### Statistics Random Data And Numerical Data

This Statistics chapter is about random data and numerical data.

**statistics**

a branch of mathematics dealing with the collection, analysis, interpretation and presentation of masses of numerical data

**descriptive statistics**

organizes, presents, summarizes: graphically, numerically, pictorially..convenient and informative, simplifies comparisons

**Inferential**

estimates, predicts, decides, draw conclusions or inferences, USES SMALLER AMOUNTS OF DATA

**population**

is the group (individuals,items, measurements) of interest which is usually not easy to access directly

**paramater**

describes some characteristics of the population. paramaters are usually unknown

**sample**

a part of the population that we actually examine and for which we collect data. it is smaller (sometimes more accessible) group

**statistic**

is a number that describes a characteristic of a sample. often, a sample is used to estimate an unknown parameter

**statistical inference**

the process of making an estimate, prediction, or decision about a population based on a sample

**confidence levels**

tells the proportion of time that our conclusion will be correct

**significance levels**

a numerical measure of how often a result will be wrong

**variable**

a characteristic of a population or sample of interest

interval

nominal

ordinal

**interval**

real numbers..heights weights prices- quantitative or numerical histograms

**nominal**

qualitative or categorical. the values of nominal data are categories. ex: single=1 married=2 pie charts and bar graphs

**ordinal**

values have an order a ranking to them. order is maintained no matter what numeric values are assigned.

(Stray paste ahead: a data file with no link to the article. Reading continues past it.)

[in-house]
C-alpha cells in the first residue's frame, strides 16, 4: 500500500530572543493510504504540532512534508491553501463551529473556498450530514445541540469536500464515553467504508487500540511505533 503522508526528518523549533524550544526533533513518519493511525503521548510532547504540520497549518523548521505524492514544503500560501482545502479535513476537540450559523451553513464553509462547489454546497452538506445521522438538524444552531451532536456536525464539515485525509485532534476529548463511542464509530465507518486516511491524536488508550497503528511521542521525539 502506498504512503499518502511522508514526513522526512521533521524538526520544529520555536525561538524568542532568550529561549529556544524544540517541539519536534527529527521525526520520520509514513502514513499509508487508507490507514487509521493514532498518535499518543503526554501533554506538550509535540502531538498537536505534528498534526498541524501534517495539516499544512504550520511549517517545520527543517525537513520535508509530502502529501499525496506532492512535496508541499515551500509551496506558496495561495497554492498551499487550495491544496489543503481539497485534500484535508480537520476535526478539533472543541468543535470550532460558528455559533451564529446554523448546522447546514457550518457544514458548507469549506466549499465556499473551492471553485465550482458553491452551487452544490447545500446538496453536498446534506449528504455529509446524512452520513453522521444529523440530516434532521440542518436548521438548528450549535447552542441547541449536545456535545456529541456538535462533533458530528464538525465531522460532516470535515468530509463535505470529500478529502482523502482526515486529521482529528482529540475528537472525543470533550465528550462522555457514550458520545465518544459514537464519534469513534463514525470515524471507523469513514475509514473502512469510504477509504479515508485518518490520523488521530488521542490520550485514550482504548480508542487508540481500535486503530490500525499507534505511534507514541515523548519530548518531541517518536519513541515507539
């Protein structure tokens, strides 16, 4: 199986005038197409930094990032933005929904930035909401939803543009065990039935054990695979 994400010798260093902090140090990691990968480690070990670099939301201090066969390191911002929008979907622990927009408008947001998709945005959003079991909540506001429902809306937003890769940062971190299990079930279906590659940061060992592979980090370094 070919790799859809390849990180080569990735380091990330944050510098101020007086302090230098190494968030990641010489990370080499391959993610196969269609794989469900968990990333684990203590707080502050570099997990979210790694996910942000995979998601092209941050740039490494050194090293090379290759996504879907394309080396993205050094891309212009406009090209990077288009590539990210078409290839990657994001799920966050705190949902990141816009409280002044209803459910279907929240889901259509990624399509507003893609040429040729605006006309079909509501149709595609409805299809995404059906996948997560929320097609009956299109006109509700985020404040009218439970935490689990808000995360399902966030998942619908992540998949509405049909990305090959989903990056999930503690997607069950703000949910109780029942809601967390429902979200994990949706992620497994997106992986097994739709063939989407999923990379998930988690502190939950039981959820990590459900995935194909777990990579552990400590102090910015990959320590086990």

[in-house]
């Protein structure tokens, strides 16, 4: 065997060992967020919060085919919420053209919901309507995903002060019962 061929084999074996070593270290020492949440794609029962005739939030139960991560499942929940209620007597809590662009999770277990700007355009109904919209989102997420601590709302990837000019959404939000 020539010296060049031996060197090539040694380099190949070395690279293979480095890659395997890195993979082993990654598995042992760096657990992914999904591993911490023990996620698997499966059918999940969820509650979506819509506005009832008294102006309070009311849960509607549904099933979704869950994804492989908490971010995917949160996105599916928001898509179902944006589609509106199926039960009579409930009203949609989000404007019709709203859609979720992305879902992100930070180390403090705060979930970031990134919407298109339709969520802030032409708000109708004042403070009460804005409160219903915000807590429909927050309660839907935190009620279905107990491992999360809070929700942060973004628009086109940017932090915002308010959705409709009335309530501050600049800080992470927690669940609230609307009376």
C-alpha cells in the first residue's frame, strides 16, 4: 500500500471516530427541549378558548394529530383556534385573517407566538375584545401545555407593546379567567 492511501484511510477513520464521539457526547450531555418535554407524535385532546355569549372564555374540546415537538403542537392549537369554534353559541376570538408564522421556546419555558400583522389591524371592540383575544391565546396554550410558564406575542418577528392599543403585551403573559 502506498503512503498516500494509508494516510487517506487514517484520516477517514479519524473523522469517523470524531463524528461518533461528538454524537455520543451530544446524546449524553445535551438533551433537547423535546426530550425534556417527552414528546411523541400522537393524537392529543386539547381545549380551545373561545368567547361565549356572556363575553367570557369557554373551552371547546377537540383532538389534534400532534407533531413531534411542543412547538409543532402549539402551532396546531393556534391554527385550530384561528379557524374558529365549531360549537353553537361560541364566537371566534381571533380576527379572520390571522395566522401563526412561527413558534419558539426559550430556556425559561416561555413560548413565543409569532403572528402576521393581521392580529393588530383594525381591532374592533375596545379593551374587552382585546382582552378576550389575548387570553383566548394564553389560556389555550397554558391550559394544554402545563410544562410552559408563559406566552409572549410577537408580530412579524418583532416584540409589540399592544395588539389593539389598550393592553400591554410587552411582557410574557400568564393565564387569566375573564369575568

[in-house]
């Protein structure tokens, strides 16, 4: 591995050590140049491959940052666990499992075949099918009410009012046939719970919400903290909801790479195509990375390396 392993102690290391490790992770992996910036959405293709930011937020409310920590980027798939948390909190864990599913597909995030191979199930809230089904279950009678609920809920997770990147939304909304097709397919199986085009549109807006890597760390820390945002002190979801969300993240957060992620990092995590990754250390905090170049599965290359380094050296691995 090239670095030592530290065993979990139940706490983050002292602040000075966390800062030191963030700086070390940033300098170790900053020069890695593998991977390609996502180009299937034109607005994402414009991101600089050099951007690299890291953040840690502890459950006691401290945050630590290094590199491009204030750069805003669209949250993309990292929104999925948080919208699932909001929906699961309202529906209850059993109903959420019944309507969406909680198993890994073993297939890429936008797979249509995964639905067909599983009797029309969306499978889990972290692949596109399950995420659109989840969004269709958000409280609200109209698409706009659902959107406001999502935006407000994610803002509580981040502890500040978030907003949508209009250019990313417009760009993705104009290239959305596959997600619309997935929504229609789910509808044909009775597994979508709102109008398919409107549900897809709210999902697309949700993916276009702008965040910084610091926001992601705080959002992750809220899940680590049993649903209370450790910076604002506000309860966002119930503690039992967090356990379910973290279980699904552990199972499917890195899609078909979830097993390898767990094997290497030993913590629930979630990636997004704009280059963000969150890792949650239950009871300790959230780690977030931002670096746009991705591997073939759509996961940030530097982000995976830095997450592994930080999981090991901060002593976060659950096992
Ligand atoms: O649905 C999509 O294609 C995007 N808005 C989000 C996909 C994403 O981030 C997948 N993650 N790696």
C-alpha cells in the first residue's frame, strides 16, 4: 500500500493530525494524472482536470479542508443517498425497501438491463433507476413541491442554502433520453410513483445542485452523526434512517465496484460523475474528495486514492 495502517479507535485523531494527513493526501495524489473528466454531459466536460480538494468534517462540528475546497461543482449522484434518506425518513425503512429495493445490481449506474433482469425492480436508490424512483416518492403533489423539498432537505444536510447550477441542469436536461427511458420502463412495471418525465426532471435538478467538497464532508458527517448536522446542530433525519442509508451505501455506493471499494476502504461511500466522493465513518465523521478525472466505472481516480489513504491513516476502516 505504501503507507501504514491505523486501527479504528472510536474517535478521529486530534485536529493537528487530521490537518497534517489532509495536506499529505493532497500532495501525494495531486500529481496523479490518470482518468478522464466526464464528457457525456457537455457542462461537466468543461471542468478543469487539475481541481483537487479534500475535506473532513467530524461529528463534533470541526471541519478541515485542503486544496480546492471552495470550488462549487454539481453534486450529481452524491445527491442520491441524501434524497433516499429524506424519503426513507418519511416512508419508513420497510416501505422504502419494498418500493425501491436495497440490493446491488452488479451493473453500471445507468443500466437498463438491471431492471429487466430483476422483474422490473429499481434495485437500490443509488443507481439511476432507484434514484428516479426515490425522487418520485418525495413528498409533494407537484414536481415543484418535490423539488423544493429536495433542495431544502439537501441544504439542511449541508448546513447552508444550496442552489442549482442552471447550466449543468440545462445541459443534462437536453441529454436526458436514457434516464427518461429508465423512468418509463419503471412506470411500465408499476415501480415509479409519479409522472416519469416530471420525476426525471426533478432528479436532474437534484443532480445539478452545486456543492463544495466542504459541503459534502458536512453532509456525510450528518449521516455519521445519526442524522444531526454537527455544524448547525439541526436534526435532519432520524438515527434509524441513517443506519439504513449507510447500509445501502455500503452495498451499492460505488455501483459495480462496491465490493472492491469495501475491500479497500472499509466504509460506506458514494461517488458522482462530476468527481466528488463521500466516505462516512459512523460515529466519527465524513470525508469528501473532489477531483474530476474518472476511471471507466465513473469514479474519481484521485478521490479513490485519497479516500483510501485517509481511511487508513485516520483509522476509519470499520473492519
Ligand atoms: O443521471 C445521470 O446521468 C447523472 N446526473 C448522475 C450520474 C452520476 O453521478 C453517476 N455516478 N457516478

**bar chart**

used to display frequencies

the bar represents each category, height of the bar represents the frequency

the base of the bar is arbitrary

**pie chart**

shows relative frequencies. the pies represent categories.

**histogram stem and leaf and ogive**

are used when the data is interval

**contingency table**

used to describe the relationship between two nominal variables. lists the frequencies of each combination of the values of the two variables. the data can then be summarized in a bar cart graphically

**two interval variables related?**

scatter diagram or scatterplot

**independent variable**

predictor, explanatory- stays the same. is labeled x on the horizontal axis

**dependent variable**

is the outcome or the response and is labeled y on the vertical axis

**one nominal and one interval**

bar chart is an effective way to summarize this.

**time series plot**

observations measured at successive points in time.graphed on a line chart. time periods go on the horizontal axis

**mean**

average. appropriate for describing interval data.

**x-bar**

mean for a sample

**mu**

mean for a population

**median**

appropriate for interval or ordinal data. best for data dealing with extreme values. computed the same for population and sample. (n+1)/2

**mode**

occurs most frequently. useful for all data mainly for identifying the group with the highest frequency for nominal data

**geometric mean**

used when the variable is a growth rate of change.

**range**

largest observation-smallest observation

**variance**

population- sigma squared

sample s^2

**standard deviation**

square root of the variance

**Cross-sectional data**

data that is collected at a certain point in time. starting salaries of mba students.

**longitudinal data**

is collected over a period of time. weekly starting prices of gold.

**prospective**

collected from the current point in the future

**retrospective or historical**

collected on events that have happened in the past.

**sampling**

the process of selecting a subset of a whole population. cost efficient. and practical. the sample and the target population should be similar to each other.

**sampling plan.**

a method or procedure for specifying how a sample will be taken from a population.

simple random

stratified random

cluster sampling

**simple random**

everyone has an equal chance of being selected

**stratified random**

separating the population into mutually exclusive set. split into groups first and then use random sampling

**cluster sample**

a simple random sample of groups or clusters. may increase error